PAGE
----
They want it to proceed (which I believe was frozen after SCO went into bankruptcy) so that IBM can pound the shit out of SCO in court again.
  • by denis-The-menace (471988) on Friday February 17, 2012 @12:49PM (#39075753)

    In the article, it says SCO is broke:
    "total assets as $0 (yes, that's "zero"), down from $1,326,293 on petition date, and total liabilities of $1,119,238, up from $418,965 on petition date."

    So who the F@#K would represent them for free?
    Is money coming from "the cloud"?

    • by dkleinsc (563838) on Friday February 17, 2012 @12:55PM (#39075841) Homepage

      If it's the same as the last round, I'd say that we'd find the answer we were looking for in Redmond, WA.

      And that's not just basic MS bashing - we have the memo [catb.org].

    • by atouk (1336461) on Friday February 17, 2012 @12:58PM (#39075897)

      It's probobly a group of ex Righthaven lawyers with some free time doing pro bono work to stay sharp.

    • The M$ cloud
    • by UnknowingFool (672806) on Friday February 17, 2012 @01:09PM (#39076045)
      I believe SCO worked out a deal with Boies in the middle of the case. The trial fees were capped at $25M but Boies was paid upfront. So Boies has to represent SCO; however, with the money gone, no one says they have to represent with their best attorneys.
    • by LoyalOpposition (168041) on Friday February 17, 2012 @01:13PM (#39076087)

      So who the F@#K would represent them for free?

      Boies, Schiller & Flexner. At one point SCO got BS&F to agree to represent them through appeals for what BS&F had already received plus a percentage of the proceeds. Score one for SCO.

      ~Loyal

      • At one point SCO got BS&F to agree to represent them through appeals for what BS&F had already received plus a percentage of the proceeds.

        Which is a strategic mistake on the part of BS&F, and should be considered a conflict of interest, since it gives them a stake in the outcome. It no longer makes them attorneys for the plaintiffs, but rather turns them into the plaintiffs. They may have become more focused on their own best interest, and less focused on their client's best interest.

    • by jythie (914043)
      They are probably still borrowing to pay the lawyers, or they have bills piling up with the lawyers too invested to simply quit.. kinda like a 419 scam.
    • They got their lawyers to agree to a decent one-time payment plus a share of the final payout in exchange for sticking with the case till all the appeals are done.

      In other words, their lawyers are stuck working for free till the last appeal is over and done...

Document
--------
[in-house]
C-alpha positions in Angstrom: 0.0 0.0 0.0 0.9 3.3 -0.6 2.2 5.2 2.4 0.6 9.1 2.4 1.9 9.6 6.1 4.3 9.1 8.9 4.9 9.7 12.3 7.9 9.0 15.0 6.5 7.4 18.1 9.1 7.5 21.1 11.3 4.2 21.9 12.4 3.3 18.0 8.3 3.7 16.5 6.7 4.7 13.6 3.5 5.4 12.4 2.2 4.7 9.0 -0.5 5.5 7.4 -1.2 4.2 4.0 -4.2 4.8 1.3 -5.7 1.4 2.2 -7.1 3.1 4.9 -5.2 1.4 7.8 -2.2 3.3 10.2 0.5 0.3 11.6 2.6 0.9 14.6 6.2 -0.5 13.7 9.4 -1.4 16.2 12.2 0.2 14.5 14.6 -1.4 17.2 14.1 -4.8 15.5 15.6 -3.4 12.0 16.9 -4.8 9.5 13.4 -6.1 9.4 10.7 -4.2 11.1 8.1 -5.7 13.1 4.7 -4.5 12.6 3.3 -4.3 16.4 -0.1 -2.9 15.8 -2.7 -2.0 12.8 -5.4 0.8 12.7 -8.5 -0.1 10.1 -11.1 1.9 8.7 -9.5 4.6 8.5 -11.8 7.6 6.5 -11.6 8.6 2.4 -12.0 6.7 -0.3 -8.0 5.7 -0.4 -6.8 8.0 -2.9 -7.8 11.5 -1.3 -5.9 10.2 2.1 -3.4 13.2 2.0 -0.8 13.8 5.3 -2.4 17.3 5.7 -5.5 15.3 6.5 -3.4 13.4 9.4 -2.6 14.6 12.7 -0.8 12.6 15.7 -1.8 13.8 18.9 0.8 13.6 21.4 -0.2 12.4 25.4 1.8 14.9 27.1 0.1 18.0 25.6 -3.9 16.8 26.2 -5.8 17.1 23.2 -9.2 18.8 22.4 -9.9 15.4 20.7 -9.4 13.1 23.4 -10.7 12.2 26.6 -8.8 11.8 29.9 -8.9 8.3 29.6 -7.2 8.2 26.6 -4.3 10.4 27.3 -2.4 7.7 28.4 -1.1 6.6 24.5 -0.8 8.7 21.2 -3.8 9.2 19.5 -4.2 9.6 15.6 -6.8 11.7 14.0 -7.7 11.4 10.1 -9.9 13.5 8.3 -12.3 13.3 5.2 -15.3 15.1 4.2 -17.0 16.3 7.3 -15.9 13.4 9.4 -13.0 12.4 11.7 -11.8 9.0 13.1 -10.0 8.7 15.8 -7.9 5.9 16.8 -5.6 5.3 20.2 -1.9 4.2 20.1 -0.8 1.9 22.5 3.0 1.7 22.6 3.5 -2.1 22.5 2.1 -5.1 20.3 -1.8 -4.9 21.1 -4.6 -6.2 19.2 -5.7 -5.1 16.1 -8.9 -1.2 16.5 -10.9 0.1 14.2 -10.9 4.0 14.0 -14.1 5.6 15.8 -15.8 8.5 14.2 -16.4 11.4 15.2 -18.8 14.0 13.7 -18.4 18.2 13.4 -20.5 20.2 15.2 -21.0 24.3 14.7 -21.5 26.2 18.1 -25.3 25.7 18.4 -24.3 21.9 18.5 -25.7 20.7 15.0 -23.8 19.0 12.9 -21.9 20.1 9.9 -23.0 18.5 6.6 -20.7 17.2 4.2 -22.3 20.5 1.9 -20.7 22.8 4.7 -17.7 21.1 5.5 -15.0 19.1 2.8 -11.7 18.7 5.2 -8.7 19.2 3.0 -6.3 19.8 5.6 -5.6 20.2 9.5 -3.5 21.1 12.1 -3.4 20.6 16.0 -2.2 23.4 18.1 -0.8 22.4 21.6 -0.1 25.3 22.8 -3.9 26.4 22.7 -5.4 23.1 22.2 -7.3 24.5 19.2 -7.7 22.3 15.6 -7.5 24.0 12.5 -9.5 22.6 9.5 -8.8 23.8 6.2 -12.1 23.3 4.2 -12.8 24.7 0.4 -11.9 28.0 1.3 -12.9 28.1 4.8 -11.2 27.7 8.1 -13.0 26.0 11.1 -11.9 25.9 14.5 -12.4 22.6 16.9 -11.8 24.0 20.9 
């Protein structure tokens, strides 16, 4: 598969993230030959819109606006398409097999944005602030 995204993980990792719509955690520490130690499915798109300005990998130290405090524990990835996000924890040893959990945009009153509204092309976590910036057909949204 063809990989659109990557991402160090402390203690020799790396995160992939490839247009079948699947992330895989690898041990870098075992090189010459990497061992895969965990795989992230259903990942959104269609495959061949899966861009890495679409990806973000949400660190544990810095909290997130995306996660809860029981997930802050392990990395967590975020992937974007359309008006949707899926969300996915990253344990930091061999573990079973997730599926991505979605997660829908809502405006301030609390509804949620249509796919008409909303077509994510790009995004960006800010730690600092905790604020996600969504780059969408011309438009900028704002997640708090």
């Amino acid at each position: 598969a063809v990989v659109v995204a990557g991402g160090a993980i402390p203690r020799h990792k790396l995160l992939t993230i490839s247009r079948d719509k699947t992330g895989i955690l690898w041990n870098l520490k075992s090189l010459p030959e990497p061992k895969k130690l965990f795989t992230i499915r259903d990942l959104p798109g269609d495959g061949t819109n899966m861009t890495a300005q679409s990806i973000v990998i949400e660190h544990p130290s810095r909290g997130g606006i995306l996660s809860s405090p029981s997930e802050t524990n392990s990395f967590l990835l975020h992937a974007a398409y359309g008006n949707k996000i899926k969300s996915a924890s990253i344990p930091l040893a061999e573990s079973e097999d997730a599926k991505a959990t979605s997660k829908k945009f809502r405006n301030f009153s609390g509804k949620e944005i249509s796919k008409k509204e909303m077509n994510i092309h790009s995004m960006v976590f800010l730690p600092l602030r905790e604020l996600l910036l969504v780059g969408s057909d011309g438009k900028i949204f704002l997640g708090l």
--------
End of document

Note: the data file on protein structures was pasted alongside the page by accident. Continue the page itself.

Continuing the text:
• IBM should assign a Nazgul or two to milk this law firm into bankruptcy. They can afford it.

        Strategic errors in filing, allowing the lawsuit a gasp of O2, that force the shysters to spend more money for nothing. Then subpena the senior partners to testify about conflicts of interest. Repeat until BS&F cries. Then repeat some more, make them get honest jobs.

        Punish the bastards.

    • by FridayBob (619244)

      ... So who the F@#K would represent them for free? ...

      They themselves? IIRC, companies that engage in patent tolling activities often consist largely or entirely of lawyers.

  • Since I'm not an attorney, I'm shooting from the hip; but shouldn't IBM just move for a summary judgement and request thr court order SCO to pay it's legal costs as well as the court's costs?
    • Re:Summary Judgement (Score:4, Interesting)

      by UnknowingFool (672806) on Friday February 17, 2012 @01:21PM (#39076185)
      IBM has already moved for summary judgement and the court has ruled that there are enough issues of law for the case to proceed. Normally summary judgements are granted when they are no issues of fact. Some of the claims SCO has made may be thrown out because they did not own the copyrights. (IBM violating their Unix agreements have been waived by Novell and Novell owns the Unix copyrights). Claims that IBM interfered with SCO's business and IBM infringed upon UnixWare copyrights is a question of law.
  • by residieu (577863) on Friday February 17, 2012 @12:56PM (#39075869)
    Now that SCO has spent all its money and sold off all its assets for peanuts, now it can proceed with lawsuits where it will be found liable for additional money. All still safely behind the shield of bankruptcy court of course (A court which thinks selling off all assets and giving the finger to creditors is a plausible way to restructure a business)
  • by Bonker (243350) on Friday February 17, 2012 @01:03PM (#39075959)

    The MOR for TSG shows total assets as $0 (yes, that's "zero"), down from $1,326,293 on petition date, and total liabilities of $1,119,238, up from $418,965 on petition date. The MOR for TSG Operations shows total assets as $1,515,129, down from $15,493,080 on petition date, and total liabilities of $9,739,295, up from $4,311,640 on petition date. Go SCO! It was not bankrupt when it entered bankruptcy protection, but it surely is now.

    Total assets: $1,515,129. Total Debt: $10,858,533